Sushant Goel is a software consultant and holds a PhD in computer systems engineering from RMIT University, Australia. His research interests are in grid transaction management and software development processes, such as agile computing.

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An Introduction to Ontology-based Activity Recognition

Dr. Luke L. Chen
School of Computing and Mathematics
University of Ulster
United Kingdom
Email: l.chen_AT_ulster.ac.uk
Tel: +44 28 90368837
Dr. Jit Biswas
Institute of Infocomm Research (I2R)
Singapore
Slides: Tutorial_LukeChen.pdf

Abstract

With the advance and prevalence of low-cost, low-power computing devices it is becoming increasingly clear that we are going to work and live in intelligent environments in the very near future. An intelligent environment is a physical space, e.g. an office, a hospital, a home or a car, wherein miniature computing devices perceive, monitor, and interact with the environments and human users within them. This insight and vision has provoked considerable research leading to a number of emerging research areas, such as mobile computing, ubiquitous/pervasive computing, sensor network and ambient intelligence. There has also been substantial progress on the conceptualization and design of innovative application scenarios, technological infrastructure and system prototypes. For example, a compelling real-world intelligent environment is "Smart Homes" – an augmented home environment within which the daily activities of its inhabitants, usually the elderly or disabled, are monitored and analysed so that personalized context-aware assistances can be provided.

A central research issue about the applications of intelligent environments is activity recognition, i.e. to identify what users perform based on the sensor observations of the environment. Only when users' activities are recognised, can application systems or devices support the users to accomplish their intended activities in an optimal way, e.g. to predict next actions, to suggest required resources, to explain the situation or to help users by taking actions through actuators. As such, activity recognition has attracted increasing attention from a diversity of research communities, and numerous methods have been studied and experimented, notably the data-centred data mining approach using probabilistic analysis and machine learning.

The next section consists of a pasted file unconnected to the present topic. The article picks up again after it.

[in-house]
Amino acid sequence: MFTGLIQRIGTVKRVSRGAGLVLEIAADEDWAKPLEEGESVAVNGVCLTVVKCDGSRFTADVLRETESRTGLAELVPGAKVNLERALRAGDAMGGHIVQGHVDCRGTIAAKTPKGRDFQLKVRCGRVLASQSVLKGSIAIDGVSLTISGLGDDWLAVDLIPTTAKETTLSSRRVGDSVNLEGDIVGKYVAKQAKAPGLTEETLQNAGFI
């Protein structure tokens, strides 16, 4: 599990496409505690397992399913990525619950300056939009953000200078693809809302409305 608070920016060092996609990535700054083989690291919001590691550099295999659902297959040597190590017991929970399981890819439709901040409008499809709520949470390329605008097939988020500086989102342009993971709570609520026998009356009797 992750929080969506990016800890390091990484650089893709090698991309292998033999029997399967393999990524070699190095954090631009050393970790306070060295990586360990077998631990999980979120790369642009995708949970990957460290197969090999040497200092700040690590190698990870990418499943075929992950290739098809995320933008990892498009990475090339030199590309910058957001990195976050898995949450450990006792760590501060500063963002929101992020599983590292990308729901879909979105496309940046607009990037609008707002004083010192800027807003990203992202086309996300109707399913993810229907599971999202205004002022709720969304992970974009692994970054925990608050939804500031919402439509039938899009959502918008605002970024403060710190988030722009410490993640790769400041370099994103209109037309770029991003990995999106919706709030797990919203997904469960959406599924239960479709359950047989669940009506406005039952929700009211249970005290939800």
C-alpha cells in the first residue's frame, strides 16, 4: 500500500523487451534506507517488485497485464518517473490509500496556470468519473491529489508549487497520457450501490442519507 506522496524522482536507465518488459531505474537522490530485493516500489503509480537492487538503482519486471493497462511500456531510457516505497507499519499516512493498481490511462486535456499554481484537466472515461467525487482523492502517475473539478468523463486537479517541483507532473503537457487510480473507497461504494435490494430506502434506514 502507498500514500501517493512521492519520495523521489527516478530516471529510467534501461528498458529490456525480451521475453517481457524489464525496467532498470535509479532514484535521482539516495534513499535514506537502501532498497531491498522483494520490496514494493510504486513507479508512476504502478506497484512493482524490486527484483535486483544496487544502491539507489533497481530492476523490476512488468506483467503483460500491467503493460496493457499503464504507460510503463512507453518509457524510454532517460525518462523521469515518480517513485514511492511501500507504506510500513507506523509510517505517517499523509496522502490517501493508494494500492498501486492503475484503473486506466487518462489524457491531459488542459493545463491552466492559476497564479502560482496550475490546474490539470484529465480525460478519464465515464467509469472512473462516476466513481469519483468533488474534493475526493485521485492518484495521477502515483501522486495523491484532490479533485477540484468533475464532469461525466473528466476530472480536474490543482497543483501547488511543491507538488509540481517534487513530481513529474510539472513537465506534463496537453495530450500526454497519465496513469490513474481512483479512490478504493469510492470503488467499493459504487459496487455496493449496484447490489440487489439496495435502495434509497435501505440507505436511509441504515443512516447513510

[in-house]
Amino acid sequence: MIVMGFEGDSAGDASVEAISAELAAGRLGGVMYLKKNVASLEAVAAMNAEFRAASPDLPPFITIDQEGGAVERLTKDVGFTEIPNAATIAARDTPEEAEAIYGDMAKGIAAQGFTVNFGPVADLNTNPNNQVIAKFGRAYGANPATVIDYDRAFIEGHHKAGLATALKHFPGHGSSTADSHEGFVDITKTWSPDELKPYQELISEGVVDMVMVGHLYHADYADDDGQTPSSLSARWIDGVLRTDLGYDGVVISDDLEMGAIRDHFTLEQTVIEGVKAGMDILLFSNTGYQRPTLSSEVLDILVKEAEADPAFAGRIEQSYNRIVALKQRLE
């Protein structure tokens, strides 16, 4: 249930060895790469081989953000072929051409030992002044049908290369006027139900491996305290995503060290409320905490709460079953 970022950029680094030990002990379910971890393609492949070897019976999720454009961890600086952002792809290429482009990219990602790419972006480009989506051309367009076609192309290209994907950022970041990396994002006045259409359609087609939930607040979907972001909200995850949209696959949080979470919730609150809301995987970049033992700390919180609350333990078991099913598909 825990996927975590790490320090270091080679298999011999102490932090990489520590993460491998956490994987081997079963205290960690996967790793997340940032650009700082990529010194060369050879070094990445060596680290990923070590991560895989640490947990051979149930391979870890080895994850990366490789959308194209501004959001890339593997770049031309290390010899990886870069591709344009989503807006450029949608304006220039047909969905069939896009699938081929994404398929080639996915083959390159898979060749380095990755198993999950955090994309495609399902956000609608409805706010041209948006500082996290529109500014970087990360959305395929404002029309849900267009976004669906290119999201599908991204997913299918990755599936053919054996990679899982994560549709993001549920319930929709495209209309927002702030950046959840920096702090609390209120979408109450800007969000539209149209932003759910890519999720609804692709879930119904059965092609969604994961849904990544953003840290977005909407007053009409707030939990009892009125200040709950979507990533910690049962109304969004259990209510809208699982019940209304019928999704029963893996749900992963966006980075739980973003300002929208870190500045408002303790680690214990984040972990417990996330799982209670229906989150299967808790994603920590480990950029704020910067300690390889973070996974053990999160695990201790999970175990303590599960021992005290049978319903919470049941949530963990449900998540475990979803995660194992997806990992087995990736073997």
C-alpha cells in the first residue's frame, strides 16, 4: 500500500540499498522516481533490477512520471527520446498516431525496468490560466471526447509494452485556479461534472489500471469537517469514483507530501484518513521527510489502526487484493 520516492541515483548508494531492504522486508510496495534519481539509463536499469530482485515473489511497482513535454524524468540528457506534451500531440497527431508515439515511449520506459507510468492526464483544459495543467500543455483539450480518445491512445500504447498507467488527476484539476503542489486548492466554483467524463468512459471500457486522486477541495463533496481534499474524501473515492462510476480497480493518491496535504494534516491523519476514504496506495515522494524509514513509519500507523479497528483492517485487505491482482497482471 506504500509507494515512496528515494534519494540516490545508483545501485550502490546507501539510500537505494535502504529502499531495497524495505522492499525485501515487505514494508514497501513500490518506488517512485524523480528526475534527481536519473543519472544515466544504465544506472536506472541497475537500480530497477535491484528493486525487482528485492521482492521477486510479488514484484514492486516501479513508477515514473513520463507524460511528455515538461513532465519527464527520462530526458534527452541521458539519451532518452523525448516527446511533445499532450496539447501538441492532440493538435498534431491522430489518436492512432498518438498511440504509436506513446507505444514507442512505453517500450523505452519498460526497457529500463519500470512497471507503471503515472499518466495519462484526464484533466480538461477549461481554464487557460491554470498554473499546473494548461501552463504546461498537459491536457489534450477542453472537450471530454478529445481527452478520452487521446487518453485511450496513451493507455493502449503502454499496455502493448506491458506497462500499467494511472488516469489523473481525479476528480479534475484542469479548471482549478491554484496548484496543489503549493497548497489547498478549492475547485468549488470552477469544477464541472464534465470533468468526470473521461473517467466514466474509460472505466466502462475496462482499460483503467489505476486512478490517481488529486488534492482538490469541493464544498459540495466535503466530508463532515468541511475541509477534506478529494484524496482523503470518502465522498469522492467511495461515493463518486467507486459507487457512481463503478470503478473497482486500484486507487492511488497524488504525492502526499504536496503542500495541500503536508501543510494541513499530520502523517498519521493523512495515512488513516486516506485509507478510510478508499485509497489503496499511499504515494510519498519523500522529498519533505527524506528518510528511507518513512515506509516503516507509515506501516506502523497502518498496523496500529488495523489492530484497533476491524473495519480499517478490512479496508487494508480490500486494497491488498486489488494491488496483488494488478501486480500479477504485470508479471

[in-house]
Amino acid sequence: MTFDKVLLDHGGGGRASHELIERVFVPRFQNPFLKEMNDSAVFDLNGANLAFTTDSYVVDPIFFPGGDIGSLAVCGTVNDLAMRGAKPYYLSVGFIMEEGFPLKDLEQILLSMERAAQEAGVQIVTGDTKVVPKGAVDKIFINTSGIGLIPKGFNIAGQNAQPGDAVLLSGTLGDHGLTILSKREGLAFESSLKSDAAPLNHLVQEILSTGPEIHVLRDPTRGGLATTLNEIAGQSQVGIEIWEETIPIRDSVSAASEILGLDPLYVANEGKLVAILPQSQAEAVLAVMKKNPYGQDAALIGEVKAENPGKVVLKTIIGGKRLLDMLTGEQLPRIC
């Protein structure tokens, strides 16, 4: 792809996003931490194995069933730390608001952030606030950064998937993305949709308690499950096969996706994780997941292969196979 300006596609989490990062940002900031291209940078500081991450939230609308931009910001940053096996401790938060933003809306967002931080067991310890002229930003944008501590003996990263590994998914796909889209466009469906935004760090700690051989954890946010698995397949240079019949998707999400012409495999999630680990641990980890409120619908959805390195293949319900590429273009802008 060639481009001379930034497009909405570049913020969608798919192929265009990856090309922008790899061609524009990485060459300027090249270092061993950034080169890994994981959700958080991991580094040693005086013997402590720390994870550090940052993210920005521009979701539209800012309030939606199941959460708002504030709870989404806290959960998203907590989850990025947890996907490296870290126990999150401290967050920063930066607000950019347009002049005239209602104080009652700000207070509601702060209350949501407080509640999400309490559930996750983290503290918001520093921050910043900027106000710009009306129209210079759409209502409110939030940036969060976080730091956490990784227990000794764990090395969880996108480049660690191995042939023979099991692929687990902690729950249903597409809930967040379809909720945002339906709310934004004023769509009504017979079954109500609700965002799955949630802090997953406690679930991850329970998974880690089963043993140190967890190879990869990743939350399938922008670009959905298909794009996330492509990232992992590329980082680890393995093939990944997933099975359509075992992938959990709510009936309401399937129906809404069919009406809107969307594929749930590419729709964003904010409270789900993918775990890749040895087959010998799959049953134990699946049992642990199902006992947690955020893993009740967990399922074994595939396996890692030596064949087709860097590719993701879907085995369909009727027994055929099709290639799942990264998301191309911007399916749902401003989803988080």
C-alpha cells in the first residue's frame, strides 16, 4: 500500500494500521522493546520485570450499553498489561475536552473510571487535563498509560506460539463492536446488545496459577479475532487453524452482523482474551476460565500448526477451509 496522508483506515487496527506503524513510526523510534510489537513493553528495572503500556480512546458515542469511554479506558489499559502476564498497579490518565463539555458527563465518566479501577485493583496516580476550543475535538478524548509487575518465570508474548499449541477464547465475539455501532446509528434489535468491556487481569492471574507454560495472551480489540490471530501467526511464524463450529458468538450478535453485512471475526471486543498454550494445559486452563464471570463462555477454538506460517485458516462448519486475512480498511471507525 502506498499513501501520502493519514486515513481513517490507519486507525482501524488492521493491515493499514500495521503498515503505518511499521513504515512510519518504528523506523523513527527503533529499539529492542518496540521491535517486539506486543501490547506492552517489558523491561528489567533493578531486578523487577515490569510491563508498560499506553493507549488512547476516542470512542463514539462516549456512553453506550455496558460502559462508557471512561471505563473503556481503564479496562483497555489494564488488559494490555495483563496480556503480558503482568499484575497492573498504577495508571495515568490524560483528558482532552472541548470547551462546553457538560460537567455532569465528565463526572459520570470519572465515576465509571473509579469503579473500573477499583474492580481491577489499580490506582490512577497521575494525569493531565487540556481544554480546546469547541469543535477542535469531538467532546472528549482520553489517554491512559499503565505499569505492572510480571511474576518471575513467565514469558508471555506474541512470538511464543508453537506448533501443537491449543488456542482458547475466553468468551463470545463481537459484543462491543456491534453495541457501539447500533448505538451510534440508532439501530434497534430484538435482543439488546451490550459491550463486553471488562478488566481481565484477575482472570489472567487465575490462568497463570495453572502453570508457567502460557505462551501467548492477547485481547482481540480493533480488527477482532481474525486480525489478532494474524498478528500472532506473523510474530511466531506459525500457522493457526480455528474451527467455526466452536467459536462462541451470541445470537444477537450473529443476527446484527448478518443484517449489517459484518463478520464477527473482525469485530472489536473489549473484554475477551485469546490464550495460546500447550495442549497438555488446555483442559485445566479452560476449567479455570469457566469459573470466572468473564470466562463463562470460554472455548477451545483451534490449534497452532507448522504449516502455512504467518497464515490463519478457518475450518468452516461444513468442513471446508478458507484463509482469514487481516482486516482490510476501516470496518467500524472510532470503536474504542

This tutorial aims to introduce an ontology-based approach to activity recognition. It will first have a brief look at current methods and practices on activity recognition. Then it will analyse the nature and characteristics of intelligent environments and user behaviours. Based on this analysis the tutorial will argue the necessity of an ontology based approach, in particular, the benefits of exploiting domain knowledge for activity modelling and reasoning. Following this we shall discuss the core components and enabling technologies that underpin the approach, and a system architecture for its realisation. To demonstrate the approach, the tutorial will be accompanied with examples and screenshots from our work on modelling and assisting activities of daily living in Smart Homes.


Short Biography

Luke Liming Chen is a lecturer at the School of Computing and Mathematics, University of Ulster, UK. He received his BSc and MSc in Computer Science from Beijing Institute of Technology, China, and the PhD in Artificial Intelligence from De Montfort University, United Kingdom. His current research interests include the semantic technologies, ontology enabled knowledge management, intelligent agents, semantic sensor networking, activity computing, assistive technologies and their applications in Smart Homes and intelligent environments. He has published extensively in internationally recognised conferences and Journals and serves as a member of programme committee for a number of international conferences.

Jit Biswas is a Senior Scientist in the Networking Protocols Department at the A*Star Institute of Infocomm Research (I2R), Singapore, where he is Principal Investigator of the AIHEC (Ambient Intelligence for Home-based Elderly Care) project, which is a core project in the Healthcare and Wellbeing related AIM program. Dr. Biswas started out his R&D career in the fields of Parallel and Distributed computing and went on to Computer Networking. In his current research, Dr. Biswas focuses on Activity Recognition and Behavior Understanding, as applied to elderly care. He is also PI of several ongoing projects on services and applications for eldercare, collaborating with hospitals and nursing homes for the purpose of deploying and testing new ways of monitoring and taking care of the elderly. His recently concluded projects include agitation monitoring for dementia patients using ambient sensors (with Alexandra Hospital, Singapore) and data fusion and feature extraction for sleeping posture determination and bedsore prevention (with ITRI, Taiwan). Dr. Biswas has a bachelors degree in Electrical and Electronics Engineering from Birla Institute of Technology and Science, India, a Diploma in Industrial Engineering from NITIE, India and a Ph.D. degree in Computer Science from the University of Texas at Austin, USA.

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Web Information Systems Design in the Era of Web 2.0 and Beyond

Hui Ma
School of Engineering and Computer Science
Victoria University of Wellington
New Zealand